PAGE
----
In honor of National Dysphagia Awareness Month, we want to take a moment to focus on the health care professionals that treat patients with dysphagia and who do so much to improve their quality of life. The surprising part is that you may never guess the job description from the title: Speech-Language Pathologists (SLPs) are the professionals who most commonly treat swallowing problems.
As the title suggests, Speech-Language Pathologists assess, diagnose, and help treat communication disorders such as complete lack of voice, fluency disruptions (like stuttering), and even people who have voice disorders such as a very harsh pitch. So, why do they see patients who have difficulty swallowing as well?
The same physical mouth structures that are involved in speaking are also involved in swallowing. More than that, when infants first learn sucking and swallowing motions with the tongue, these movements form the basis for sound production for when they begin speaking.
The top of the tongue is crucial for producing sounds. The placement of the tongue in the mouth enables humans to pronounce different phonemes, or perpetually distinct units of sound that differentiate one word from another in a given language. Example:
The swallowing process involves similar tongue motions to speech production. The oral preparatory phase of swallowing frequently involves some lateral tongue movement as the mouth positions the bolus (solid or liquid) to be swallowed. Then, during the oral phase, the tongue moves upwards and backwards against hard and soft palates to push the bolus towards the throat. You can see an animation of this movement in the video below:
It is common for children who are diagnosed with speech impediments to also have swallowing difficulties.
The treatment methods an SLP employs for swallowing disorders vary depending on the specific condition. Some examples:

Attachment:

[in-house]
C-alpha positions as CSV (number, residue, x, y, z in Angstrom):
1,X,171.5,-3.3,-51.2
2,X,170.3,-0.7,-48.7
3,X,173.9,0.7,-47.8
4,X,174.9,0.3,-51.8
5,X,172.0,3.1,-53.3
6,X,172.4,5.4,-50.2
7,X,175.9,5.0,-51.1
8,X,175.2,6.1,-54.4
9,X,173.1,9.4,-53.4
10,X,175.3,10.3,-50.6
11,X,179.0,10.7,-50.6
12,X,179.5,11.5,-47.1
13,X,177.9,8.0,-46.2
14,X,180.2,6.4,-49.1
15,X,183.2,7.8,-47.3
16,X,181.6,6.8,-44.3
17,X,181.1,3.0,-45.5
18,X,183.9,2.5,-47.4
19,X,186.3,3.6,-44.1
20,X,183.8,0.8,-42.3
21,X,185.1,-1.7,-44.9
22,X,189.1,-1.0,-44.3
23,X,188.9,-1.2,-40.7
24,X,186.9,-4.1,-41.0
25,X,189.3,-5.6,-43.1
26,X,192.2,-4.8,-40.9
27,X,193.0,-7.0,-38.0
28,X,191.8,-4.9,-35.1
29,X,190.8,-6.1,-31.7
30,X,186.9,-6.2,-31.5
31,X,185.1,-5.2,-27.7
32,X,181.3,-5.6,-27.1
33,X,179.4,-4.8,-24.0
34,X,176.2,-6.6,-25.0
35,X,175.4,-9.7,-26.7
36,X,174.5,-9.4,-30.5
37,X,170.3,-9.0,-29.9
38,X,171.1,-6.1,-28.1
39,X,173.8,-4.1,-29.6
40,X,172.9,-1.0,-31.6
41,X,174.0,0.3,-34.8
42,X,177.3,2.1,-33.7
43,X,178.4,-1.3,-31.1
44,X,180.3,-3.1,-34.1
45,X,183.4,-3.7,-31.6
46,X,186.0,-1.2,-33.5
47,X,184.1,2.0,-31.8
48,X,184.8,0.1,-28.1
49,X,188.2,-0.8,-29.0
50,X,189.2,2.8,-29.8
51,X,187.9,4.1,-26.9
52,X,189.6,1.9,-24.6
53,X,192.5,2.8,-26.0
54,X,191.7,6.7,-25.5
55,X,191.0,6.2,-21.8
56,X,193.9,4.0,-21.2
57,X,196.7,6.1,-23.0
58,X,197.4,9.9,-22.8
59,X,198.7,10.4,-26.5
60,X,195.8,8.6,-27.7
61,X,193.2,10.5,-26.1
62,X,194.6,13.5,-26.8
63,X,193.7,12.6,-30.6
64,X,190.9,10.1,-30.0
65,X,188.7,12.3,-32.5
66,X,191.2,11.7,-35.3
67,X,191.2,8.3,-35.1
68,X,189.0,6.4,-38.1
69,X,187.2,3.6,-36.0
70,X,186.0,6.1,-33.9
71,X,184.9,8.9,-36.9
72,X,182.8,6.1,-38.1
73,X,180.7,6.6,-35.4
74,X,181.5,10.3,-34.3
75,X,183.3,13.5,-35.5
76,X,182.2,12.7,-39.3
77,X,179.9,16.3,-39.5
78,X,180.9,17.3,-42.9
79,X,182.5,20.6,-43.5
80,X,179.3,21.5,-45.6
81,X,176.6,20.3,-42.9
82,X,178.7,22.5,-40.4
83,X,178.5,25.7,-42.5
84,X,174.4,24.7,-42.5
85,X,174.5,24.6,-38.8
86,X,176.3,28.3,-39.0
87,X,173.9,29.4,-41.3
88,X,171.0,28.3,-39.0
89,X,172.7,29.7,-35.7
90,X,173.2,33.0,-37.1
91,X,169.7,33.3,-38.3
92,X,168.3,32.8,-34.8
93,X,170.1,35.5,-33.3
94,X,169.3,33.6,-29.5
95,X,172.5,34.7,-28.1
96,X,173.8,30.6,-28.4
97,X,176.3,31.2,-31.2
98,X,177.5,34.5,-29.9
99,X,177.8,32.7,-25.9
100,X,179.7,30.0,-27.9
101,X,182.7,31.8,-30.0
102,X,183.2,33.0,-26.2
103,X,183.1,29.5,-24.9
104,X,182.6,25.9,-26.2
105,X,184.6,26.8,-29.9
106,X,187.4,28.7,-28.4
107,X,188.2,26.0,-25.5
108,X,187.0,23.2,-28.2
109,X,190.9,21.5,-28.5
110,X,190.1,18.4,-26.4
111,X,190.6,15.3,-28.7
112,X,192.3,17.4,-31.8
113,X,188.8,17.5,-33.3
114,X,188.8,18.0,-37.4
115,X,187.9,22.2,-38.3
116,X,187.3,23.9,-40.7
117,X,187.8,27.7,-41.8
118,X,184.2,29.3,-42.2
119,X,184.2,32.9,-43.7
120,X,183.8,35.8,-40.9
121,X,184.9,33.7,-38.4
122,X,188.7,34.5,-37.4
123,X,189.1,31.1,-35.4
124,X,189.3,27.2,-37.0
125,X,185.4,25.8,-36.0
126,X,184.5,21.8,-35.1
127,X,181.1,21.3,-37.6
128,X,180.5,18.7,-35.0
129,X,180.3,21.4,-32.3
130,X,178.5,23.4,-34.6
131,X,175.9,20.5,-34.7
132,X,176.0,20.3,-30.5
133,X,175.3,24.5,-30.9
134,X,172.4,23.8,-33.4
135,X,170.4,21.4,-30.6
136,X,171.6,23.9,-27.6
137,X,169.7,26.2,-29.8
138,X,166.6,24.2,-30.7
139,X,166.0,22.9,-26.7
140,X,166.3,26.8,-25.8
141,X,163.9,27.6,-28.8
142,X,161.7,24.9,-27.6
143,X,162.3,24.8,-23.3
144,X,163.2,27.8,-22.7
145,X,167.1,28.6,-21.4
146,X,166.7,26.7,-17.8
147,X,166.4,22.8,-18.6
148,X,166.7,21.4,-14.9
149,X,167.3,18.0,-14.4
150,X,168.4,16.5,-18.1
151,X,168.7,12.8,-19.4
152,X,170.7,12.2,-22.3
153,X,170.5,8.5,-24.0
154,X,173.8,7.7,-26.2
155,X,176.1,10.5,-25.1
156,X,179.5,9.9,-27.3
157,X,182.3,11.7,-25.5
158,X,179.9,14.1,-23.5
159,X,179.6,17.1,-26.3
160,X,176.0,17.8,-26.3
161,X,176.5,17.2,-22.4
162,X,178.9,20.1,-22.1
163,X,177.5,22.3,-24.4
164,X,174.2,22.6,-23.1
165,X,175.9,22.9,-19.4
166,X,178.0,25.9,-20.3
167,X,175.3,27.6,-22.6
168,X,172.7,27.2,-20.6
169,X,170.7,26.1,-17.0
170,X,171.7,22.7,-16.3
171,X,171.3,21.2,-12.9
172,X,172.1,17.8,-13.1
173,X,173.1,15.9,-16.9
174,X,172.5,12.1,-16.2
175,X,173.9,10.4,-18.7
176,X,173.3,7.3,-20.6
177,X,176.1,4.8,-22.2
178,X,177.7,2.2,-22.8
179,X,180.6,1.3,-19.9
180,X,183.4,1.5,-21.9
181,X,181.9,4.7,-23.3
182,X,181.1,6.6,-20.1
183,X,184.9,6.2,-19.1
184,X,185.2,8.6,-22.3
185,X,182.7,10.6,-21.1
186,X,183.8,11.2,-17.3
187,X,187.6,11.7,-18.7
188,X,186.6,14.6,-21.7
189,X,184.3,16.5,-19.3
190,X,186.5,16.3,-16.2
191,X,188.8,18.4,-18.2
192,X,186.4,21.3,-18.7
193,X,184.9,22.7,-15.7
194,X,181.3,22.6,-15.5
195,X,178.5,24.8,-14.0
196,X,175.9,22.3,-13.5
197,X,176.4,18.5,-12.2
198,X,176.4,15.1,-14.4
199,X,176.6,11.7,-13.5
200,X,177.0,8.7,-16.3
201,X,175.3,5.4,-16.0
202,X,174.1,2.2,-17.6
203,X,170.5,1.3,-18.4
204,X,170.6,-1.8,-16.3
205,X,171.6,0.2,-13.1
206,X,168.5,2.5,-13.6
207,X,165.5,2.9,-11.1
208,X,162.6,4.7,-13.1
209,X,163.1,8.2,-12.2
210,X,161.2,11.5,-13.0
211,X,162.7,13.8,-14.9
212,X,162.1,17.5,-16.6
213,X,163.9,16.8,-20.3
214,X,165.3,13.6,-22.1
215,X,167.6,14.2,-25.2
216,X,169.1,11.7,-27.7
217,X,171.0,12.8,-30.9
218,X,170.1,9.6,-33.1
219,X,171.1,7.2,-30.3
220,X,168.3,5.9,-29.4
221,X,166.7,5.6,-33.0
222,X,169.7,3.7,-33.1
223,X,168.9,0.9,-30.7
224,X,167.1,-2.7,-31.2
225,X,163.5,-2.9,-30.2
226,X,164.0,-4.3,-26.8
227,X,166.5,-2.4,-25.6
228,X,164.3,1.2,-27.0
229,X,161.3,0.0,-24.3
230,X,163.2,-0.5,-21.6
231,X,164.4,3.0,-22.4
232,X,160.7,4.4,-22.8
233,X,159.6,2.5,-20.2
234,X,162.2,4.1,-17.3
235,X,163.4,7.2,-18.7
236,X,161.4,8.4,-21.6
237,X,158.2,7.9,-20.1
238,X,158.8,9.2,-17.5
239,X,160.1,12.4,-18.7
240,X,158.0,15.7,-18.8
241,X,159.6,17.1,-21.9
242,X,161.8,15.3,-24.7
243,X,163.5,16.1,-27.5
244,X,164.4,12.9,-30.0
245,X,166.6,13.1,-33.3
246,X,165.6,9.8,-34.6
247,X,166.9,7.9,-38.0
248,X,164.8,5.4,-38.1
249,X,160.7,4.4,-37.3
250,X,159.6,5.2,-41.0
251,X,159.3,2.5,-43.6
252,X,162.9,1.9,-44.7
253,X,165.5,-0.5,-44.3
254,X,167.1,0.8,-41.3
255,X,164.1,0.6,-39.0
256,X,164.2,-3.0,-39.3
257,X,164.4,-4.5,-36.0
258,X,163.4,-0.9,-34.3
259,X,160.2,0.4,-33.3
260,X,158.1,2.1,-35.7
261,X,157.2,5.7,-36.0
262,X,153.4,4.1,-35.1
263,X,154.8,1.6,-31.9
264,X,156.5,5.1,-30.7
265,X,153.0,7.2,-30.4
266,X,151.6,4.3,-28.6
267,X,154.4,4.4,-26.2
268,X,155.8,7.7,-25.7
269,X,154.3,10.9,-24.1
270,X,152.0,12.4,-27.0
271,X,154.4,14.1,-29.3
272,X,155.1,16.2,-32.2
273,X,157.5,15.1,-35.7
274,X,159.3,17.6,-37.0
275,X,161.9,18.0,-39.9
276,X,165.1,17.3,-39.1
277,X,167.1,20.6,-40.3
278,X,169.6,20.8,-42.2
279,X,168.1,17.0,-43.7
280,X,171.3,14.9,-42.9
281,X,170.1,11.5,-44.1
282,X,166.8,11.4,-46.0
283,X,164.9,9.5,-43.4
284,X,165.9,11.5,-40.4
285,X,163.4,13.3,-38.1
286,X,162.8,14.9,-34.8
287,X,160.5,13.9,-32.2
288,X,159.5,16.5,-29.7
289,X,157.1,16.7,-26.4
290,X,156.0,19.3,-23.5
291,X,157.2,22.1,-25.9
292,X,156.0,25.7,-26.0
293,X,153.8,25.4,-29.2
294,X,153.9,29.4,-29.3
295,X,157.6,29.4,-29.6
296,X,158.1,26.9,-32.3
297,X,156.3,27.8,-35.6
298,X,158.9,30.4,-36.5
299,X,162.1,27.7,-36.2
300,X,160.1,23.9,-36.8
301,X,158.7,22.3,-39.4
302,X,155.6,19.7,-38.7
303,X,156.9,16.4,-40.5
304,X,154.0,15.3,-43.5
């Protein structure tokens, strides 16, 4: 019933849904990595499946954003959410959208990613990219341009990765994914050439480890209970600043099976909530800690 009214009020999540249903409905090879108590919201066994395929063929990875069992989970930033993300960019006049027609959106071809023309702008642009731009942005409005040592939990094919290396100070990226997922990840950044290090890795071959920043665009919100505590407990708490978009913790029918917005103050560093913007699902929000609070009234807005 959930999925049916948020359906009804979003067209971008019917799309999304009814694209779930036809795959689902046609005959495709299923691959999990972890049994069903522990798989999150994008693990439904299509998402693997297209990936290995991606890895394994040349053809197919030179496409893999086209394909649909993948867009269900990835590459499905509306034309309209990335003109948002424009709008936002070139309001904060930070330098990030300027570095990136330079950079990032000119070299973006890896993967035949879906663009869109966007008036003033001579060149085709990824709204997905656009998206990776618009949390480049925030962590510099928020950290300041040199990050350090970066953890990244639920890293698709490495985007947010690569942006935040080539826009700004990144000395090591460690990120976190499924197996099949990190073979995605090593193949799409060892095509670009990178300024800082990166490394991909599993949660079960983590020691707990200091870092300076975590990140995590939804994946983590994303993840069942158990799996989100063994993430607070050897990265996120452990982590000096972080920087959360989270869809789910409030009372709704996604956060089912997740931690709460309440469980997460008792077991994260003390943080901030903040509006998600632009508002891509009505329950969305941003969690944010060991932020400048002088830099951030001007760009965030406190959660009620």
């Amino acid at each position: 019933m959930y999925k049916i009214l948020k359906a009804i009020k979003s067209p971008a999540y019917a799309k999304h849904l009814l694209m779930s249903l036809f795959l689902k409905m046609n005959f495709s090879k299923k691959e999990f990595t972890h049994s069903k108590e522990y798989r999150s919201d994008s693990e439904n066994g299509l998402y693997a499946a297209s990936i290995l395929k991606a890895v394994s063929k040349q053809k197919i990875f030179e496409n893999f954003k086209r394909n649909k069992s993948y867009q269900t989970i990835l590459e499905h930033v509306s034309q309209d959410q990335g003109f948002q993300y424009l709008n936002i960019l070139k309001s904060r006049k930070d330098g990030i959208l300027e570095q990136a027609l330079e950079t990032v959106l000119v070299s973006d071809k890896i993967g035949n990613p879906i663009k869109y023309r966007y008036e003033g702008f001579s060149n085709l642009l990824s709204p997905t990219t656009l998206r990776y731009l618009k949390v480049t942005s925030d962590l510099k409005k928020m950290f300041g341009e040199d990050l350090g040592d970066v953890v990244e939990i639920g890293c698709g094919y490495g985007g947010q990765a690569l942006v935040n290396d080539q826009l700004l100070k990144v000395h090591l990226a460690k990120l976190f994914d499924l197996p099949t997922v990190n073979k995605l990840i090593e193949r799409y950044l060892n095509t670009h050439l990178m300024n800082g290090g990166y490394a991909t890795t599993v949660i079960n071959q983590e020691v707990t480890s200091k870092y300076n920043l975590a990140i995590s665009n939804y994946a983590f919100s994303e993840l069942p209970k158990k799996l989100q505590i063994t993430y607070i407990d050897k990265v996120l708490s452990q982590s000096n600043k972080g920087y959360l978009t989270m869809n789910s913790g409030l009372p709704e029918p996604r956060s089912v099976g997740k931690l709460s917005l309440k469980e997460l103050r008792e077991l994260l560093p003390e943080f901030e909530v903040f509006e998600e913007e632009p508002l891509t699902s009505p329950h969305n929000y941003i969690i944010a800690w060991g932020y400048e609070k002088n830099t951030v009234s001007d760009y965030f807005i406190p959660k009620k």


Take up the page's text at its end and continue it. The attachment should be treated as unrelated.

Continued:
In addition to the above, SLP’s have an important role in improving the quality of life for patients, since eating is an activity deeply associated with pleasure, fun, socialization, and cultural significance. Brenda Arend critical care SLP and guest blogger on “Tactus Therapy,” shares a touching story of her visiting a patient who is in the last stages of life:
“Fortunately, the patient’s daughter is in the room with him, and she expresses that she wants him to be able to eat and drink a little. After doing a brief bedside swallow evaluation, I explain the terms “comfort feeding” (just for pleasure, not nutrition) and “aspiration” (food or liquid entering the lungs), and we talk for a while to figure out what the right balance of risk and benefit will be for her dad. Basically, we want to find the least unsafe diet for him that still satisfies his desire to eat. We land on a pureed diet and sips of thin liquid, allowing him to have a few bites when he is alert enough to swallow. He is awake enough to agree and thanks me for the spoonfuls of ice cream I gave him earlier.
The next day I found out he passed away in the night, so those ice cream bites were the last food he ever ate. This makes me sad, but also grateful I was able to help.”
Bionix deeply admires the work SLPs do and are proud we get to create products that can assist their patients to feed orally. The SafeStraw™ Drinking Aid for Thin Liquid and the SafeStraw™ Drinking Aid for Thick Liquid limit the volume that the user can accept in one sip, reducing the risk of aspiration. SLPs across the country have used and recommended them, and we hope they can bring a bright spot into a patient’s life.